18 March 2019: The rebound in oil investment is ‘very minimal’, said the OPEC Secretary General Mohammed Barkindo talking to Reuters on the sidelines of an OPEC and non-OPEC monitoring committee that was meeting in Baku during the weekend. “A number of challenges are arising from the down cycle that we have seen, and at the top of that list is an issue of investments. We have seen investments contract for couple of years and even at the moment the rebound is very, very minimal,” Barkindo said. According to estimates from Saudi Aramco Chief Executive Officer Amin Nasser last year, the global oil and gas industry needs to invest more than $20 trillion over the next 25 years to meet expected growth in demand and compensate for the decline in developed fields.

15 March 2019: Updated and expanded paper on Controls for Modern Engines includes a new section on vehicle data communication networks and other additions.

11 March 2019: In its Oil 2019 report released today, the IEA predicts global oil demand will be increasing over the next five years, with the United States driving global oil supply growth thanks to its shale industry, triggering a rapid transformation of world oil markets. However, the unprecedented growth of US shale oil production is expected to slow markedly—many of the most productive areas are expected to show signs of depletion by the mid-2020s [more ...]

4 March 2019: The total average of CO2 emissions from European cars increased by 2.4 g/km to 120.5 g/km in 2018—the highest average of the last four years—driven by the declining market share of diesels [more ...]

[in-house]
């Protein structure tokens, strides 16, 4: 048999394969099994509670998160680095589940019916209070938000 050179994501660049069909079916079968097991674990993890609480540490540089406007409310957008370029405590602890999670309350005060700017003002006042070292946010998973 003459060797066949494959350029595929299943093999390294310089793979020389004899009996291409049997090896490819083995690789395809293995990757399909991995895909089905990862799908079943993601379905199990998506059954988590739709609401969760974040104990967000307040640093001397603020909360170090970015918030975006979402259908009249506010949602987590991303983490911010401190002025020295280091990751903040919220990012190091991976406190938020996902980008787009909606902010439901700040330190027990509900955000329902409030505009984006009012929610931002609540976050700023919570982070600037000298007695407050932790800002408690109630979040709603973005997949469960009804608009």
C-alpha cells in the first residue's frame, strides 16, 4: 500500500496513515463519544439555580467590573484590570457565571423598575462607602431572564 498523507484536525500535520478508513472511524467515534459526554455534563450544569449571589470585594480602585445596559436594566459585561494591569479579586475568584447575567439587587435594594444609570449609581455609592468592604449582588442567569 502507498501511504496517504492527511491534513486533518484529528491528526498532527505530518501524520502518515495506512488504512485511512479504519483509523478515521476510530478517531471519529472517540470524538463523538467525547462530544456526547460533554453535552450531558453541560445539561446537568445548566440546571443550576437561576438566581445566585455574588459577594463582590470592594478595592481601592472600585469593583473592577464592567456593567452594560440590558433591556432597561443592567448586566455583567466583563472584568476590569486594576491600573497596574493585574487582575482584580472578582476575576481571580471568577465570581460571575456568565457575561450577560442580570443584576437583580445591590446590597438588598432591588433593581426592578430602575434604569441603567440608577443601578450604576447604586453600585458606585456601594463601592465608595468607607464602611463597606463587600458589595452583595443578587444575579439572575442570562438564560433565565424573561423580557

Diesel Engine & Emissions

The diesel engine is the most efficient power plant among all known types of internal combustion engines. Heavy trucks, urban buses, and industrial equipment are powered almost exclusively by diesel engines all over the world. For the foreseeable future, the world’s transportation needs will continue to rely on the diesel engine and its gasoline counterpart. However, both engine technologies have been evolving to meet two major challenges: lower emissions and increased energy efficiency.

Internal combustion engines are significant contributors to air pollution. In response, clean diesel technologies with near-zero emissions of NOx and PM have been developed and introduced in regions with the most stringent emission standards. As this trend spreads to other parts of the world, the environmental focus has shifted to climate changing emissions and energy efficiency. The environmental benefit of low greenhouse gas emissions, traditionally associated with the diesel engine, is no longer sufficient. To meet future greenhouse gas and fuel economy regulations, new technologies are being developed—low temperature combustion, waste heat recovery, powertrain electrification, to name a few—that further increase the efficiency not only of the diesel engine powertrain but the entire vehicle as well. Under low-carbon regulatory policies, the scope for potential improvements is no longer limited to engines and vehicles, but also includes life cycle effects of fuel production and vehicle manufacture.

DieselNet, the only information service exclusively devoted to internal combustion engines and emissions, is an internet knowledge base for technical and business information on diesel engines, fuels, emissions and technologies required by the clean and efficient diesel engines of the future.